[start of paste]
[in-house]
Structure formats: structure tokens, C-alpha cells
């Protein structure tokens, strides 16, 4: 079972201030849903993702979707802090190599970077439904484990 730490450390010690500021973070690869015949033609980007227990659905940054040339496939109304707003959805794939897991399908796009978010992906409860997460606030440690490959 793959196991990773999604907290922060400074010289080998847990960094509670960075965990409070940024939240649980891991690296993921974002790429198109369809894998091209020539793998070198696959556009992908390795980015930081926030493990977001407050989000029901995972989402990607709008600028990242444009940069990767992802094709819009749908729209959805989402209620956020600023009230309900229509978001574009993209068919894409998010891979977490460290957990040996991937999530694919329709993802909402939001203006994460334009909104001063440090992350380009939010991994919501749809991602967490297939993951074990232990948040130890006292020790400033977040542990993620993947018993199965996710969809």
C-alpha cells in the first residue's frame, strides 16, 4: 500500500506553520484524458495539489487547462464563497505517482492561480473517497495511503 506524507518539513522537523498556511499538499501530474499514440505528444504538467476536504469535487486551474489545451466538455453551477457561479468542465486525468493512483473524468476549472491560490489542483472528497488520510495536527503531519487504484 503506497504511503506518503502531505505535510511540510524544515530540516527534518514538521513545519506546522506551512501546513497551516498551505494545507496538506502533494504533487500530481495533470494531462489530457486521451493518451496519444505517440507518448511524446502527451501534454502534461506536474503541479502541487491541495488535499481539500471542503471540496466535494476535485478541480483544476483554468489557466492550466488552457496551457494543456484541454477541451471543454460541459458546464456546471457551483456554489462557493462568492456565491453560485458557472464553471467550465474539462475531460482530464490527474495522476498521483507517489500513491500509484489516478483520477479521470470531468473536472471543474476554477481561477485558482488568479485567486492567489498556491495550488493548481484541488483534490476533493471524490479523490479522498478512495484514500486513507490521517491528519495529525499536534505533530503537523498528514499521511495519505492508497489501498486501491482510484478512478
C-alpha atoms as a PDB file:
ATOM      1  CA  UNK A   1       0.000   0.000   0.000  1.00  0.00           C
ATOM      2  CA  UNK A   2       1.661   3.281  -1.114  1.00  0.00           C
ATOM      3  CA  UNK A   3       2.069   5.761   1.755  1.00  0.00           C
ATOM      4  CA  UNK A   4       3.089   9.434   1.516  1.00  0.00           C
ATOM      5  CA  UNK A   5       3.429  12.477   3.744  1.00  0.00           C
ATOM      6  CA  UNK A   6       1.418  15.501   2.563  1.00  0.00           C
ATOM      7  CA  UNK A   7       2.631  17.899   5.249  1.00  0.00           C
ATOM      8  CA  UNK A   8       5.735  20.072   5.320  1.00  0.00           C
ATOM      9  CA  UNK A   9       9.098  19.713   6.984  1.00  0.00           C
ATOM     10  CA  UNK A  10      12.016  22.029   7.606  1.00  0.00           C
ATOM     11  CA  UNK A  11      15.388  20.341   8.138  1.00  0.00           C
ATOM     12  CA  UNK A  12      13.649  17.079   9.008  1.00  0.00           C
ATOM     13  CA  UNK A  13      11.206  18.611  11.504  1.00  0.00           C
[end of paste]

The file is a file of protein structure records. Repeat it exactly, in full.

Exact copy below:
[in-house]
Structure formats: structure tokens, C-alpha cells
């Protein structure tokens, strides 16, 4: 079972201030849903993702979707802090190599970077439904484990 730490450390010690500021973070690869015949033609980007227990659905940054040339496939109304707003959805794939897991399908796009978010992906409860997460606030440690490959 793959196991990773999604907290922060400074010289080998847990960094509670960075965990409070940024939240649980891991690296993921974002790429198109369809894998091209020539793998070198696959556009992908390795980015930081926030493990977001407050989000029901995972989402990607709008600028990242444009940069990767992802094709819009749908729209959805989402209620956020600023009230309900229509978001574009993209068919894409998010891979977490460290957990040996991937999530694919329709993802909402939001203006994460334009909104001063440090992350380009939010991994919501749809991602967490297939993951074990232990948040130890006292020790400033977040542990993620993947018993199965996710969809």
C-alpha cells in the first residue's frame, strides 16, 4: 500500500506553520484524458495539489487547462464563497505517482492561480473517497495511503 506524507518539513522537523498556511499538499501530474499514440505528444504538467476536504469535487486551474489545451466538455453551477457561479468542465486525468493512483473524468476549472491560490489542483472528497488520510495536527503531519487504484 503506497504511503506518503502531505505535510511540510524544515530540516527534518514538521513545519506546522506551512501546513497551516498551505494545507496538506502533494504533487500530481495533470494531462489530457486521451493518451496519444505517440507518448511524446502527451501534454502534461506536474503541479502541487491541495488535499481539500471542503471540496466535494476535485478541480483544476483554468489557466492550466488552457496551457494543456484541454477541451471543454460541459458546464456546471457551483456554489462557493462568492456565491453560485458557472464553471467550465474539462475531460482530464490527474495522476498521483507517489500513491500509484489516478483520477479521470470531468473536472471543474476554477481561477485558482488568479485567486492567489498556491495550488493548481484541488483534490476533493471524490479523490479522498478512495484514500486513507490521517491528519495529525499536534505533530503537523498528514499521511495519505492508497489501498486501491482510484478512478
C-alpha atoms as a PDB file:
ATOM      1  CA  UNK A   1       0.000   0.000   0.000  1.00  0.00           C
ATOM      2  CA  UNK A   2       1.661   3.281  -1.114  1.00  0.00           C
ATOM      3  CA  UNK A   3       2.069   5.761   1.755  1.00  0.00           C
ATOM      4  CA  UNK A   4       3.089   9.434   1.516  1.00  0.00           C
ATOM      5  CA  UNK A   5       3.429  12.477   3.744  1.00  0.00           C
ATOM      6  CA  UNK A   6       1.418  15.501   2.563  1.00  0.00           C
ATOM      7  CA  UNK A   7       2.631  17.899   5.249  1.00  0.00           C
ATOM      8  CA  UNK A   8       5.735  20.072   5.320  1.00  0.00           C
ATOM      9  CA  UNK A   9       9.098  19.713   6.984  1.00  0.00           C
ATOM     10  CA  UNK A  10      12.016  22.029   7.606  1.00  0.00           C
ATOM     11  CA  UNK A  11      15.388  20.341   8.138  1.00  0.00           C
ATOM     12  CA  UNK A  12      13.649  17.079   9.008  1.00  0.00           C
ATOM     13  CA  UNK A  13      11.206  18.611  11.504  1.00  0.00           C